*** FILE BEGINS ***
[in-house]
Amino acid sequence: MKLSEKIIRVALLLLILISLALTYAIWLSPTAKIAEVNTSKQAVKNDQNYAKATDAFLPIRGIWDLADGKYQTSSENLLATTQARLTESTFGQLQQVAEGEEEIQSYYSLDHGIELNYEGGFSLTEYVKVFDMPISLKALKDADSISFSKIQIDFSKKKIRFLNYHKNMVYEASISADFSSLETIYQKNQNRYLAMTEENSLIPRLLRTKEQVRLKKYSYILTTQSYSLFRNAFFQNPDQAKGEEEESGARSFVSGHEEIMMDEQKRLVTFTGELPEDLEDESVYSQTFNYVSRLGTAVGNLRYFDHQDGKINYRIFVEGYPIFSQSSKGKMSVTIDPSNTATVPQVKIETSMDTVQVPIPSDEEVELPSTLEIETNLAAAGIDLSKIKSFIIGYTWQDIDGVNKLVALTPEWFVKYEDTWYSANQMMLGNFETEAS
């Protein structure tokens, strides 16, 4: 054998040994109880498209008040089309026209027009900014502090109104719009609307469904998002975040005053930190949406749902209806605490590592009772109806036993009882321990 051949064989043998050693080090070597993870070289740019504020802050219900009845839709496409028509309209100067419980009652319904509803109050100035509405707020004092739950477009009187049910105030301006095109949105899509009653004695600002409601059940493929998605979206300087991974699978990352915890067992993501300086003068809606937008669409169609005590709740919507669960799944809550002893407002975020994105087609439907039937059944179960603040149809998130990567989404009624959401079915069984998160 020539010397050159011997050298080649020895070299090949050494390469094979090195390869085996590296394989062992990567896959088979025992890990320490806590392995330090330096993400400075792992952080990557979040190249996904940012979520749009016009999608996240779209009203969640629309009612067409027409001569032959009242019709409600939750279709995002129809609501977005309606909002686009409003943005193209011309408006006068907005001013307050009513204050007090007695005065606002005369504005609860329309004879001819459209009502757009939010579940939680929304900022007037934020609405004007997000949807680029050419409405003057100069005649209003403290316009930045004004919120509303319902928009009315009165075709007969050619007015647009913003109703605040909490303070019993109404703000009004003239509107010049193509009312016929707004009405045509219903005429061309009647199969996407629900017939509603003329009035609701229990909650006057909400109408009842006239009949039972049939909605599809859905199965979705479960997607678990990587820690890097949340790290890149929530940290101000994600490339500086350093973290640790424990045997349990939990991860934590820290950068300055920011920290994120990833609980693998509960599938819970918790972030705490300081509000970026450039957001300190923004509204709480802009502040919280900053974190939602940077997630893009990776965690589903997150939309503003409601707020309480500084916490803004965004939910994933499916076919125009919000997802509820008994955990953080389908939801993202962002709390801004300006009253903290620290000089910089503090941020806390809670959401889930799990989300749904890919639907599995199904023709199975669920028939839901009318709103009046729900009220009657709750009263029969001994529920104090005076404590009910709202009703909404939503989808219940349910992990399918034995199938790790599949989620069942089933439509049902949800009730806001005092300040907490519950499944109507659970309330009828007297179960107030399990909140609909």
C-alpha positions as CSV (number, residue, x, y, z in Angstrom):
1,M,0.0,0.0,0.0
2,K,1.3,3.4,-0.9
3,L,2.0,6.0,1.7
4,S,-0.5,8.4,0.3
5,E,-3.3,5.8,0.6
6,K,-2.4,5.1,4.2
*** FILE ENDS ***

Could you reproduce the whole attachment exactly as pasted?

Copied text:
[in-house]
Amino acid sequence: MKLSEKIIRVALLLLILISLALTYAIWLSPTAKIAEVNTSKQAVKNDQNYAKATDAFLPIRGIWDLADGKYQTSSENLLATTQARLTESTFGQLQQVAEGEEEIQSYYSLDHGIELNYEGGFSLTEYVKVFDMPISLKALKDADSISFSKIQIDFSKKKIRFLNYHKNMVYEASISADFSSLETIYQKNQNRYLAMTEENSLIPRLLRTKEQVRLKKYSYILTTQSYSLFRNAFFQNPDQAKGEEEESGARSFVSGHEEIMMDEQKRLVTFTGELPEDLEDESVYSQTFNYVSRLGTAVGNLRYFDHQDGKINYRIFVEGYPIFSQSSKGKMSVTIDPSNTATVPQVKIETSMDTVQVPIPSDEEVELPSTLEIETNLAAAGIDLSKIKSFIIGYTWQDIDGVNKLVALTPEWFVKYEDTWYSANQMMLGNFETEAS
């Protein structure tokens, strides 16, 4: 054998040994109880498209008040089309026209027009900014502090109104719009609307469904998002975040005053930190949406749902209806605490590592009772109806036993009882321990 051949064989043998050693080090070597993870070289740019504020802050219900009845839709496409028509309209100067419980009652319904509803109050100035509405707020004092739950477009009187049910105030301006095109949105899509009653004695600002409601059940493929998605979206300087991974699978990352915890067992993501300086003068809606937008669409169609005590709740919507669960799944809550002893407002975020994105087609439907039937059944179960603040149809998130990567989404009624959401079915069984998160 020539010397050159011997050298080649020895070299090949050494390469094979090195390869085996590296394989062992990567896959088979025992890990320490806590392995330090330096993400400075792992952080990557979040190249996904940012979520749009016009999608996240779209009203969640629309009612067409027409001569032959009242019709409600939750279709995002129809609501977005309606909002686009409003943005193209011309408006006068907005001013307050009513204050007090007695005065606002005369504005609860329309004879001819459209009502757009939010579940939680929304900022007037934020609405004007997000949807680029050419409405003057100069005649209003403290316009930045004004919120509303319902928009009315009165075709007969050619007015647009913003109703605040909490303070019993109404703000009004003239509107010049193509009312016929707004009405045509219903005429061309009647199969996407629900017939509603003329009035609701229990909650006057909400109408009842006239009949039972049939909605599809859905199965979705479960997607678990990587820690890097949340790290890149929530940290101000994600490339500086350093973290640790424990045997349990939990991860934590820290950068300055920011920290994120990833609980693998509960599938819970918790972030705490300081509000970026450039957001300190923004509204709480802009502040919280900053974190939602940077997630893009990776965690589903997150939309503003409601707020309480500084916490803004965004939910994933499916076919125009919000997802509820008994955990953080389908939801993202962002709390801004300006009253903290620290000089910089503090941020806390809670959401889930799990989300749904890919639907599995199904023709199975669920028939839901009318709103009046729900009220009657709750009263029969001994529920104090005076404590009910709202009703909404939503989808219940349910992990399918034995199938790790599949989620069942089933439509049902949800009730806001005092300040907490519950499944109507659970309330009828007297179960107030399990909140609909």
C-alpha positions as CSV (number, residue, x, y, z in Angstrom):
1,M,0.0,0.0,0.0
2,K,1.3,3.4,-0.9
3,L,2.0,6.0,1.7
4,S,-0.5,8.4,0.3
5,E,-3.3,5.8,0.6
6,K,-2.4,5.1,4.2